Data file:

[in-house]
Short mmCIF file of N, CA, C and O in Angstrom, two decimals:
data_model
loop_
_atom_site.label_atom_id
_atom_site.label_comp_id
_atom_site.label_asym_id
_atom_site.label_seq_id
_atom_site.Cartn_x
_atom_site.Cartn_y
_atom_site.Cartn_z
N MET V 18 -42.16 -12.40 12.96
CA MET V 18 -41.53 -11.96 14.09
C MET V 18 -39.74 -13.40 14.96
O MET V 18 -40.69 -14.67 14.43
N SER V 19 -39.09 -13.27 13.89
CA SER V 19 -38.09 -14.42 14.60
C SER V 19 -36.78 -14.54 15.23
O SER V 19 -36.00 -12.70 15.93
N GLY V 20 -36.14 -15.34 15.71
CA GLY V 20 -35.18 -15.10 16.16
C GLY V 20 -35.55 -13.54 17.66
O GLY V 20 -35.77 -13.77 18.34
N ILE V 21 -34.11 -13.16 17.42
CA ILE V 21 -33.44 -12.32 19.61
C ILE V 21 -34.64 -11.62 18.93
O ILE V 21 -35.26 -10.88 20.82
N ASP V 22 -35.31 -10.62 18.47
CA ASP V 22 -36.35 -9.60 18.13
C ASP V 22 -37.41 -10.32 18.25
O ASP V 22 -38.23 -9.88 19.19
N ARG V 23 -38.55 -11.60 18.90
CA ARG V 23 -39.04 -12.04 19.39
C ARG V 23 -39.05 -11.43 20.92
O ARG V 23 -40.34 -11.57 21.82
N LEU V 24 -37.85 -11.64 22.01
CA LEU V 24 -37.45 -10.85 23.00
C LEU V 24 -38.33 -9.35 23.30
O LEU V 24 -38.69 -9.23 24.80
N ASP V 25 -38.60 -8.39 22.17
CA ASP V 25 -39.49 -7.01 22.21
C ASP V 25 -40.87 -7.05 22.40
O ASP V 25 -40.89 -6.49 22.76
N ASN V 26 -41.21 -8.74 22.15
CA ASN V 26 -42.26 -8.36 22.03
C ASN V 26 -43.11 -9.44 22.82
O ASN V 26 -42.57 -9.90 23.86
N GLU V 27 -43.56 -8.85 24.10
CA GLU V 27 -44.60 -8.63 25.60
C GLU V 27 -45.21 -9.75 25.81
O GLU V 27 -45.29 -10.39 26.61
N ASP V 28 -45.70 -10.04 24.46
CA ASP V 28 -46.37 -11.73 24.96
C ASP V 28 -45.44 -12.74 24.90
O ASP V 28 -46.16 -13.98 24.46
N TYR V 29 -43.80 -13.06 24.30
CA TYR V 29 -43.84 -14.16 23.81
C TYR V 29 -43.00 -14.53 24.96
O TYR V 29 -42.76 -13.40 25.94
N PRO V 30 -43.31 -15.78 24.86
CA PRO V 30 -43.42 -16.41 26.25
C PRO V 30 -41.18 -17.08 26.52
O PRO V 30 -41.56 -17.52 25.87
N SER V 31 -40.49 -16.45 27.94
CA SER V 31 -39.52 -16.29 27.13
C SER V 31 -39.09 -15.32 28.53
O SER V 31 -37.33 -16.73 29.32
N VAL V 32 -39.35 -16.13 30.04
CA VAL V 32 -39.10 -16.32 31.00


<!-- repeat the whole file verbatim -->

[in-house]
Short mmCIF file of N, CA, C and O in Angstrom, two decimals:
data_model
loop_
_atom_site.label_atom_id
_atom_site.label_comp_id
_atom_site.label_asym_id
_atom_site.label_seq_id
_atom_site.Cartn_x
_atom_site.Cartn_y
_atom_site.Cartn_z
N MET V 18 -42.16 -12.40 12.96
CA MET V 18 -41.53 -11.96 14.09
C MET V 18 -39.74 -13.40 14.96
O MET V 18 -40.69 -14.67 14.43
N SER V 19 -39.09 -13.27 13.89
CA SER V 19 -38.09 -14.42 14.60
C SER V 19 -36.78 -14.54 15.23
O SER V 19 -36.00 -12.70 15.93
N GLY V 20 -36.14 -15.34 15.71
CA GLY V 20 -35.18 -15.10 16.16
C GLY V 20 -35.55 -13.54 17.66
O GLY V 20 -35.77 -13.77 18.34
N ILE V 21 -34.11 -13.16 17.42
CA ILE V 21 -33.44 -12.32 19.61
C ILE V 21 -34.64 -11.62 18.93
O ILE V 21 -35.26 -10.88 20.82
N ASP V 22 -35.31 -10.62 18.47
CA ASP V 22 -36.35 -9.60 18.13
C ASP V 22 -37.41 -10.32 18.25
O ASP V 22 -38.23 -9.88 19.19
N ARG V 23 -38.55 -11.60 18.90
CA ARG V 23 -39.04 -12.04 19.39
C ARG V 23 -39.05 -11.43 20.92
O ARG V 23 -40.34 -11.57 21.82
N LEU V 24 -37.85 -11.64 22.01
CA LEU V 24 -37.45 -10.85 23.00
C LEU V 24 -38.33 -9.35 23.30
O LEU V 24 -38.69 -9.23 24.80
N ASP V 25 -38.60 -8.39 22.17
CA ASP V 25 -39.49 -7.01 22.21
C ASP V 25 -40.87 -7.05 22.40
O ASP V 25 -40.89 -6.49 22.76
N ASN V 26 -41.21 -8.74 22.15
CA ASN V 26 -42.26 -8.36 22.03
C ASN V 26 -43.11 -9.44 22.82
O ASN V 26 -42.57 -9.90 23.86
N GLU V 27 -43.56 -8.85 24.10
CA GLU V 27 -44.60 -8.63 25.60
C GLU V 27 -45.21 -9.75 25.81
O GLU V 27 -45.29 -10.39 26.61
N ASP V 28 -45.70 -10.04 24.46
CA ASP V 28 -46.37 -11.73 24.96
C ASP V 28 -45.44 -12.74 24.90
O ASP V 28 -46.16 -13.98 24.46
N TYR V 29 -43.80 -13.06 24.30
CA TYR V 29 -43.84 -14.16 23.81
C TYR V 29 -43.00 -14.53 24.96
O TYR V 29 -42.76 -13.40 25.94
N PRO V 30 -43.31 -15.78 24.86
CA PRO V 30 -43.42 -16.41 26.25
C PRO V 30 -41.18 -17.08 26.52
O PRO V 30 -41.56 -17.52 25.87
N SER V 31 -40.49 -16.45 27.94
CA SER V 31 -39.52 -16.29 27.13
C SER V 31 -39.09 -15.32 28.53
O SER V 31 -37.33 -16.73 29.32
N VAL V 32 -39.35 -16.13 30.04
CA VAL V 32 -39.10 -16.32 31.00